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Showing content with the highest reputation on 07/22/2019 in all areas

  1. The reason that worked by removing it, Is because the rotation: 0.01 was adding a new rendering layer. By removing it the browser didn't have to take a snapshot of the font and add its horrible anti-aliasing which is what you saw at the end of the tween transition. Sometimes adding/removing certain CSS properties or adding/removing CSS transform specific properties can resolve that, since the browsers require other properties in order to render font correctly. But glad you got it working. LOL.. i just like making as many browsers render the same, especially if your selling products or services so you can reach the broadest audience (customers) possible. Knowing is half the battle, yo joe :)
    5 points
  2. Hi @Jiri Welcome to the forum and thanks for joining Club GreenSock. Using a different animation for reverse can sometimes be a bit tricky. Here are a couple threads that may be helpful. That being said, I think a simple toggle would work well in your case. Here's a fork of your pen. https://codepen.io/PointC/pen/wVKRbw Another option is to use one timeline with a pause in the middle. Here are a couple demos I made for different thread answer but they show the general idea. https://codepen.io/PointC/pen/oPELMe https://codepen.io/PointC/pen/GXQWJw Hopefully that info helps. Happy tweening and welcome aboard.
    3 points
  3. Honestly I'm out of my element with the intersection observer API here so I won't be able to help you with that, sorry The one thing that gets my attention is the fact that the animation's target is the same element. If we're not talking about a dynamic element why not create the animation in the same component and trigger it with the intersection observer (if that is even possible). By playing a bit with your code and adding some callbacks I can see that the animation is actually starting, updating and completing, so the issue lays on the DOM node passed to it not being affected by the GSAP instance which is odd. Unfortunately the only advice I can give you is try to create your animation inside the component and just control that instance instead of creating it over and over again and use that in the component's hook.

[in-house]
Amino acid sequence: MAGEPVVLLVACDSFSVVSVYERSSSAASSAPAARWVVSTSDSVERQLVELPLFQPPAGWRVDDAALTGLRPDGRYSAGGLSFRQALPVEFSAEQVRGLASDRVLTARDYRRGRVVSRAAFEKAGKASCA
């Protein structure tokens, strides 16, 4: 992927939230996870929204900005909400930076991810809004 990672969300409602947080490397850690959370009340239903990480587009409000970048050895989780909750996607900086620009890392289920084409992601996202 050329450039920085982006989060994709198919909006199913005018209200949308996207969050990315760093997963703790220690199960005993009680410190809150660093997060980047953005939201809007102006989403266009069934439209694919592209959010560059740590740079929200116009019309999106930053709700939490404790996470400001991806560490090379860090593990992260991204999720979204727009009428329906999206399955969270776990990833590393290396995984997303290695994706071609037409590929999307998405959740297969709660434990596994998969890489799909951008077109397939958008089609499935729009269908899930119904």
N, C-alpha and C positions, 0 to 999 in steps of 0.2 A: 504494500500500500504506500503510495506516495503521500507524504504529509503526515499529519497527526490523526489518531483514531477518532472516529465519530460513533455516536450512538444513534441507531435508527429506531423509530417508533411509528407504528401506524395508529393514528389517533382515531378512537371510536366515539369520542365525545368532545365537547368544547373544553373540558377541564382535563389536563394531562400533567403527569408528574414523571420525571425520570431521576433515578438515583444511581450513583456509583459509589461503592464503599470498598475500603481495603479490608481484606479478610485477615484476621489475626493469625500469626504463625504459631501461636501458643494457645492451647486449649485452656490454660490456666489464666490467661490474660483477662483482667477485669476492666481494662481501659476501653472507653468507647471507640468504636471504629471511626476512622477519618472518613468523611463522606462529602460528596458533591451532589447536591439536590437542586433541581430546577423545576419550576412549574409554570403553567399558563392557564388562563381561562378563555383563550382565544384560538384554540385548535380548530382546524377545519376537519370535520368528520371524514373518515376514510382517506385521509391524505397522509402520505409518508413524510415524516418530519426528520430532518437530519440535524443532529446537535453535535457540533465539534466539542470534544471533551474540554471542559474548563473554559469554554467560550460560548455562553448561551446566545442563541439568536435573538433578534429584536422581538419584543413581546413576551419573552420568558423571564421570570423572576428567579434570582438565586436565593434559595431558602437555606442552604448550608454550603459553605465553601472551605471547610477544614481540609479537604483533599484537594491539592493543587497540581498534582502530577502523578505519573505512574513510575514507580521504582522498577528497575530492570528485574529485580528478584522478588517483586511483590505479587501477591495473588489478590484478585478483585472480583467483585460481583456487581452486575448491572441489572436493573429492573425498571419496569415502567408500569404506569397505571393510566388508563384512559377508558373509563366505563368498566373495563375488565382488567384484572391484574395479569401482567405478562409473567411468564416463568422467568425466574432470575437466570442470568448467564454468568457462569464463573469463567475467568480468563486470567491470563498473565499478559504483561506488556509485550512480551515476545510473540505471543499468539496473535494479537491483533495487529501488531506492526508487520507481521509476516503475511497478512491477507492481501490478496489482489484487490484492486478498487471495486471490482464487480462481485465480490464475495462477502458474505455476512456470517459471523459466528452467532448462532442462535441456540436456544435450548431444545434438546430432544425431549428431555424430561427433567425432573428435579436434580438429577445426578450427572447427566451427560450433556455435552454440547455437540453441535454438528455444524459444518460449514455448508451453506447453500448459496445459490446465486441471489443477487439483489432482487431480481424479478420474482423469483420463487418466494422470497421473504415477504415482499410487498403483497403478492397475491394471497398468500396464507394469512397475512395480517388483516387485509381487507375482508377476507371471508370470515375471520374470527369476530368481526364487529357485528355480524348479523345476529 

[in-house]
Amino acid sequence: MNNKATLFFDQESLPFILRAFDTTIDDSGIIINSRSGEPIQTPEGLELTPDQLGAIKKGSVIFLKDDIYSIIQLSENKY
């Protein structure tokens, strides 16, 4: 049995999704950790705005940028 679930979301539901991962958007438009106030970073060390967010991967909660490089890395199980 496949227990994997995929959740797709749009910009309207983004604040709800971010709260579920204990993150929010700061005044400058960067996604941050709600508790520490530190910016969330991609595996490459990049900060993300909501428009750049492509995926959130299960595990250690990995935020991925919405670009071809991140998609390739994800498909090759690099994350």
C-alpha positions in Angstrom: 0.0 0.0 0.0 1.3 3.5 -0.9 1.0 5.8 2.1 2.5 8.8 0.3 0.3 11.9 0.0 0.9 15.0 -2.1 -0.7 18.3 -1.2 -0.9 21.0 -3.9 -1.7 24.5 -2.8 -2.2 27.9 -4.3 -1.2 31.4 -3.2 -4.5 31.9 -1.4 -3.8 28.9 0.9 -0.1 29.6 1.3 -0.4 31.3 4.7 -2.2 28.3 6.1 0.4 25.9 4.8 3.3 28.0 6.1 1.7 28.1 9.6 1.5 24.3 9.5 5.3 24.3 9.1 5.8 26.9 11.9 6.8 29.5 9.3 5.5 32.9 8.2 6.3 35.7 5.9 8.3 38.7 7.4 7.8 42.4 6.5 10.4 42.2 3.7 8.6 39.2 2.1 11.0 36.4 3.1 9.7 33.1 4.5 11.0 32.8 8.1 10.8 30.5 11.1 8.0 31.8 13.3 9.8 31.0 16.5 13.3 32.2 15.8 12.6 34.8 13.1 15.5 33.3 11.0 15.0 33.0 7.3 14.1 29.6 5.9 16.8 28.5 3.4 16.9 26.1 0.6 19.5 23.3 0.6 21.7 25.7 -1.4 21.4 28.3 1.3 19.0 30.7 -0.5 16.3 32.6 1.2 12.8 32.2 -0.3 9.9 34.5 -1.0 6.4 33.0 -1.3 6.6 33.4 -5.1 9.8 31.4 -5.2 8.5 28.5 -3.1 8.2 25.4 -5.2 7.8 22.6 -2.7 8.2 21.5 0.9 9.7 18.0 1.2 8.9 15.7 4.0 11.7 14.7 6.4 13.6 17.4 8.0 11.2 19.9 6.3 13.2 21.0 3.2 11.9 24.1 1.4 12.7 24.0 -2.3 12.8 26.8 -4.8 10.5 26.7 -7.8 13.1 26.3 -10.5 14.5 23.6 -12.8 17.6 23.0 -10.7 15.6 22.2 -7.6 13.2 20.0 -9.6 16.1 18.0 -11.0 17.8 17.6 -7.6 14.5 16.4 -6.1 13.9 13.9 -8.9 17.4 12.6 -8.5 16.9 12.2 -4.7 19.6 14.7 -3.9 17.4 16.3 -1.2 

3 points
  4. Hi @OSUblake, Great and so easy ... https://codepen.io/mikeK/pen/BXNOgN Happy scrolling ... Mikel
    3 points
  5. Hi @Jiri It's because your code is using the conditional `menuAnimation.reversed() ? menuAnimation.play() : menuAnimationBack.reverse()` Which plays fine the first time, because `menuAnimation.reversed()` is true, and when that animation is run it sets to false, which, then, isn't reset back to true by your `menuAnimationBack.reverse()`.
    2 points
  6. Hello and welcome to the forums! Please check out this thread for a very useful slider implementation by our very own Craig (PointC): If you have a particular error that you'd like us to help you solve, please make a minimal demo using something like CodePen so that we can see your code and be able to help you more easily. For more information about that, check out this thread: Happy tweening!
    2 points
  7. So trying to work around an issue/bug in Chrome (latest version only as far as I can tell) where it only looks at an initial value of SVG Blur Filters (specifically, in this case, the stdDeviation attr). I understand that animating defs can cause some very mixed results, but I can't think of a good alternative (aside from Canvas/GL) I have a solution that works, but it seems really hacky (un-comment lines 8-15). Can anyone think of a better solution ? https://codepen.io/elegantseagulls/pen/XvmYwy
    1 point
  8. How about something like this? https://codepen.io/PointC/pen/bXVPWY Does that help?
    1 point